The co-winner of the Green Party of Canada leadership race, Jonathan Pedneault, will be a candidate in the upcoming by-election in the riding of Notre-Dame-de-Grâce–Westmount, left vacant by the departure of Marc Garneau.
“It’s not an election that will determine the government, so this is a good opportunity for the people of NDG-Westmount to let people know that environmental issues are important,” said Jonathan Pedneault in an interview with the Duty.
The 33-year-old, from Longueuil, teamed up with one of the two elected Greens, former leader Elizabeth May, in the race for the leadership of the fifth party in the Commons. Their winning proposal was to share the role of leader. This must first be accepted by the party’s executive, called the “Federal Council”, at the earliest this fall.
This internal Green Party of Canada body was at the forefront of a major internal conflict involving ex-leader Annamie Paul, who was defeated in the 2021 election before leaving politics. “We are doing a lot of work internally to stabilize the situation,” now explains the Quebec deputy chief.
Jonathan Pedneault is now trying to get elected in Notre-Dame-de-Grâce–Westmount, a stronghold of the Liberal Party of Canada. In the 2021 election campaign, the Green Party garnered 1,835 votes, or 4% of the vote. He came in behind the Bloc Québécois (5.3%), the Conservative Party of Canada (14%), the New Democratic Party (19.2%), and former astronaut Marc Garneau of the Liberal Party of Canada ( PLC), which won the race with nearly 54% of the vote.
According to Mr. Pedneault, circumstances have changed since the agreement between the PLC and the NDP to govern until 2025. “We are now the only national progressive opposition party,” he said, adding that he believed he could perform well in the by-election.
The issue of French
The future Green candidate does not want to say if he supports Liberal Bill C-13. The reform of the Official Languages Act is the subject of a recent agreement between Quebec and Ottawa, which must be submitted. This bill must grant protections equivalent to French in the workplace to those provided for in the Quebec Charter of the French language. Liberal activists from Notre-Dame-de-Grâce–Westmount made their dissatisfaction known about this at the PLC convention in early May.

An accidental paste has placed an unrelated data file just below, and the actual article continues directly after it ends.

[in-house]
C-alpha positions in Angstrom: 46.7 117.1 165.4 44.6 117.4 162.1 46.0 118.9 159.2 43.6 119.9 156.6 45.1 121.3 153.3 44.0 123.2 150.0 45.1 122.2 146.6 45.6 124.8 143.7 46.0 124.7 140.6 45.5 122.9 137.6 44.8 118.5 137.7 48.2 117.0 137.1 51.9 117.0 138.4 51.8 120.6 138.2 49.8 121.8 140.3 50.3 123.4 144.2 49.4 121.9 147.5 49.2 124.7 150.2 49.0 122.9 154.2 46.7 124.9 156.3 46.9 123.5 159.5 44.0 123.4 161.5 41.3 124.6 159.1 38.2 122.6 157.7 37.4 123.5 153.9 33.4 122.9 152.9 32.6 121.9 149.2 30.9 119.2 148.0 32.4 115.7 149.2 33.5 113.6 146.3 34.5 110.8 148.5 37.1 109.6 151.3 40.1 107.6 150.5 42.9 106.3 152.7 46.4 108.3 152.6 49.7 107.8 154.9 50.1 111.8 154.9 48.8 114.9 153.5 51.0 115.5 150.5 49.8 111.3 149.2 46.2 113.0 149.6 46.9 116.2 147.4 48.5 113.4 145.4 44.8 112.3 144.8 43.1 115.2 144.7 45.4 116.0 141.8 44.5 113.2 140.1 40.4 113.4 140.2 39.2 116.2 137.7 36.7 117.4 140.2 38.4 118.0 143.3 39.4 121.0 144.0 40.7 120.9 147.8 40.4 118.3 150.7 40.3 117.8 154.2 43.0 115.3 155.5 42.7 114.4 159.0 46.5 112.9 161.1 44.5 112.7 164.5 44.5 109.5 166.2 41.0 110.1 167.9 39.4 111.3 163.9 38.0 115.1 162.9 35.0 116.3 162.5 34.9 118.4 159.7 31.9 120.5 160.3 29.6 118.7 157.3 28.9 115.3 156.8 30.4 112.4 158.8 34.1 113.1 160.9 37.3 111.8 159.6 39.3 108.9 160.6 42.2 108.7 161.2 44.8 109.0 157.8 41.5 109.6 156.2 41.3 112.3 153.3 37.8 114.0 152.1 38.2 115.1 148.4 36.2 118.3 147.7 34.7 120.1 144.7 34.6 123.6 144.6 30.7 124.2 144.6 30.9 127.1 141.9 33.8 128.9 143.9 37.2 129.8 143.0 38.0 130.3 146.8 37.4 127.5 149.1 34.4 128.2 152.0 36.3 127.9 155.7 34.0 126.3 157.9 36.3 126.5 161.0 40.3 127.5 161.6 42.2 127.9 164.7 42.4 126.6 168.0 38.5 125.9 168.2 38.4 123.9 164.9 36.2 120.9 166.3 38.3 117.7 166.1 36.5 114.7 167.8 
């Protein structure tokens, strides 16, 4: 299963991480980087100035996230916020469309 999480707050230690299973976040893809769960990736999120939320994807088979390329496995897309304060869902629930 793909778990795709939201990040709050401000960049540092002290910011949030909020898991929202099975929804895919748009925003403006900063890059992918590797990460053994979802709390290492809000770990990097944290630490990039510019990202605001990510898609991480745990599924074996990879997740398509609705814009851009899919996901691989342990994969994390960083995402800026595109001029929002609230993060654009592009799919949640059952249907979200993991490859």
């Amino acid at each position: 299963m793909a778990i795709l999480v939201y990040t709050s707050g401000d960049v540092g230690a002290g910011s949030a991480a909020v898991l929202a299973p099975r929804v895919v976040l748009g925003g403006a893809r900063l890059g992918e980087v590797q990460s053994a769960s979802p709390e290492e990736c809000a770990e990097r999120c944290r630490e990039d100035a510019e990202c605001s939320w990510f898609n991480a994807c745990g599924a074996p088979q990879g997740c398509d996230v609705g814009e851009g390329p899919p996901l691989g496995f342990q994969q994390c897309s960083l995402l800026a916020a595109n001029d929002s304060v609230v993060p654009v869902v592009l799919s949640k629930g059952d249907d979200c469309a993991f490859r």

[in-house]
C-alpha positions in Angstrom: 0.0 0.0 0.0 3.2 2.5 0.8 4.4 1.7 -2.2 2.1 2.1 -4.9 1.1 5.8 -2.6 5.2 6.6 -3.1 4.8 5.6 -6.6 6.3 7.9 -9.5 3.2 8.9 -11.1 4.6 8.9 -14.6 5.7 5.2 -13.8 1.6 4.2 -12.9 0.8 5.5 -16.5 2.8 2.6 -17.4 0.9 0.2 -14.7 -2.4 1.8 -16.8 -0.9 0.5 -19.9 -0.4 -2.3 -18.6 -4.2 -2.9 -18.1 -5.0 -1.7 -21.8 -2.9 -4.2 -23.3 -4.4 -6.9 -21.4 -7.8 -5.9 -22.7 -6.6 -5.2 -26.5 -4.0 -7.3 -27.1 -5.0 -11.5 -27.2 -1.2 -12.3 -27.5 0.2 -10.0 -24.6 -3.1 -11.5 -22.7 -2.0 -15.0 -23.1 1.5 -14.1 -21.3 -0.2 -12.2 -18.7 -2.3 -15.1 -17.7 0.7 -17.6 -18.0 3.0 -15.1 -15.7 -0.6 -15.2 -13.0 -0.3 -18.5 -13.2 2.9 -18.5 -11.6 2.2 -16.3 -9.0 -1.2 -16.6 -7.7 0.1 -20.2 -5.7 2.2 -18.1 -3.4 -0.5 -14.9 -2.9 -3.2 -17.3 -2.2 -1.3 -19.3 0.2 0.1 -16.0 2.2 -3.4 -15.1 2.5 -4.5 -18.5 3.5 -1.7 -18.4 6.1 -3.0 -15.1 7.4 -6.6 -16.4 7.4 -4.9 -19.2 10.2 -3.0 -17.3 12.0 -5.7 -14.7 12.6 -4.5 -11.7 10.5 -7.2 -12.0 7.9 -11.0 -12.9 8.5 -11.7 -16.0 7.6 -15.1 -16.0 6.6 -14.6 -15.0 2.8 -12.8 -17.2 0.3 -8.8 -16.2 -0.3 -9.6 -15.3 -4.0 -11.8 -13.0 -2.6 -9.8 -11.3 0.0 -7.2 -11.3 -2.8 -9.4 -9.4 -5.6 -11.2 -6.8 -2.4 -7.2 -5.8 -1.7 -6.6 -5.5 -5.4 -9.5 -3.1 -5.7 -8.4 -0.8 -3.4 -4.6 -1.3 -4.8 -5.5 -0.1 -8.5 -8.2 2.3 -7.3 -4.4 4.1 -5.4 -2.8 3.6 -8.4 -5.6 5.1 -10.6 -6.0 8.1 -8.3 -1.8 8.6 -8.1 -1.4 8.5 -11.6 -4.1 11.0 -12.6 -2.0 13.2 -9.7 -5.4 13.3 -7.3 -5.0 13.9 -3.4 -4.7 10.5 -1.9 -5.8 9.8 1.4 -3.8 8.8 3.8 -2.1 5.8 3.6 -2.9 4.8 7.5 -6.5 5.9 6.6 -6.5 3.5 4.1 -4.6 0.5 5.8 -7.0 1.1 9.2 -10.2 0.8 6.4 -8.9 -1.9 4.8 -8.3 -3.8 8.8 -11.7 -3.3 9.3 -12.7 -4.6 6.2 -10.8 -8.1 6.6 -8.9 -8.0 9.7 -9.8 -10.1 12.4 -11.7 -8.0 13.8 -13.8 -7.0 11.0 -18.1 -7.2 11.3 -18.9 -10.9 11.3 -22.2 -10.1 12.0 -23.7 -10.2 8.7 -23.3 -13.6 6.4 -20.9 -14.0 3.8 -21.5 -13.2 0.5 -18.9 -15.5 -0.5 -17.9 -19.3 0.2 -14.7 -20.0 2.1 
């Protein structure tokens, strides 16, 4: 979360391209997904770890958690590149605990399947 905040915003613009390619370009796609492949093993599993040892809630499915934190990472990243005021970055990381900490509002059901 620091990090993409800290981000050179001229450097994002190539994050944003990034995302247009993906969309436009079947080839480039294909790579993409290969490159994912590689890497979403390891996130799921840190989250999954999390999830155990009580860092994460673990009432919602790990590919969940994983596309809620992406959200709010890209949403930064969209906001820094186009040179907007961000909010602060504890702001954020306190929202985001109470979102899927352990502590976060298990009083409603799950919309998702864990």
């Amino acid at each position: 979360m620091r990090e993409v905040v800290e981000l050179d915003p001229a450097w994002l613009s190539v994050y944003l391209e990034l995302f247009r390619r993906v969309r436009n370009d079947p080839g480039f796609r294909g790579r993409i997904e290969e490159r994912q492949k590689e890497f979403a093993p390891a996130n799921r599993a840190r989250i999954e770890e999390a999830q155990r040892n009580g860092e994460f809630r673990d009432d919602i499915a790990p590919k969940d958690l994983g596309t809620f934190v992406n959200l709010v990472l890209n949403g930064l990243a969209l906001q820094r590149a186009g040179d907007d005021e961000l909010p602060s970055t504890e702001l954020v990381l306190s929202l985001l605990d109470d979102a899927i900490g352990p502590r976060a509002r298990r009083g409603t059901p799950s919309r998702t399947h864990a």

The outgoing MP and former Minister of Foreign Affairs, Marc Garneau, spoke in parliamentary committee to come to the defense of Anglophones in Quebec. Like him, Green candidate Jonathan Pedneault criticizes the references in C-13 to the Quebec Charter of the French language. This was changed last year by Quebec’s “Bill 96”, which used the notwithstanding clause, and which is very unpopular with the Anglo-Quebec community.
For its part, the Liberal Party of Canada is holding a nomination vote in that riding on Monday. The prospective candidate is Anna Gainey, former president of the Liberal Party of Canada and close to Justin Trudeau. She confronts Fred Headon, an employment lawyer at Air Canada.
Neither the Bloc Québécois, the New Democratic Party or the Conservative Party of Canada have nominated a candidate for this by-election for the moment.
The by-election in Notre-Dame-de-Grâce–Westmount will take place at the same time as three other by-elections across the country on June 19, such as in Portage-Lisgar, where former Quebec minister Maxime Bernier is running for the People’s Party of Canada.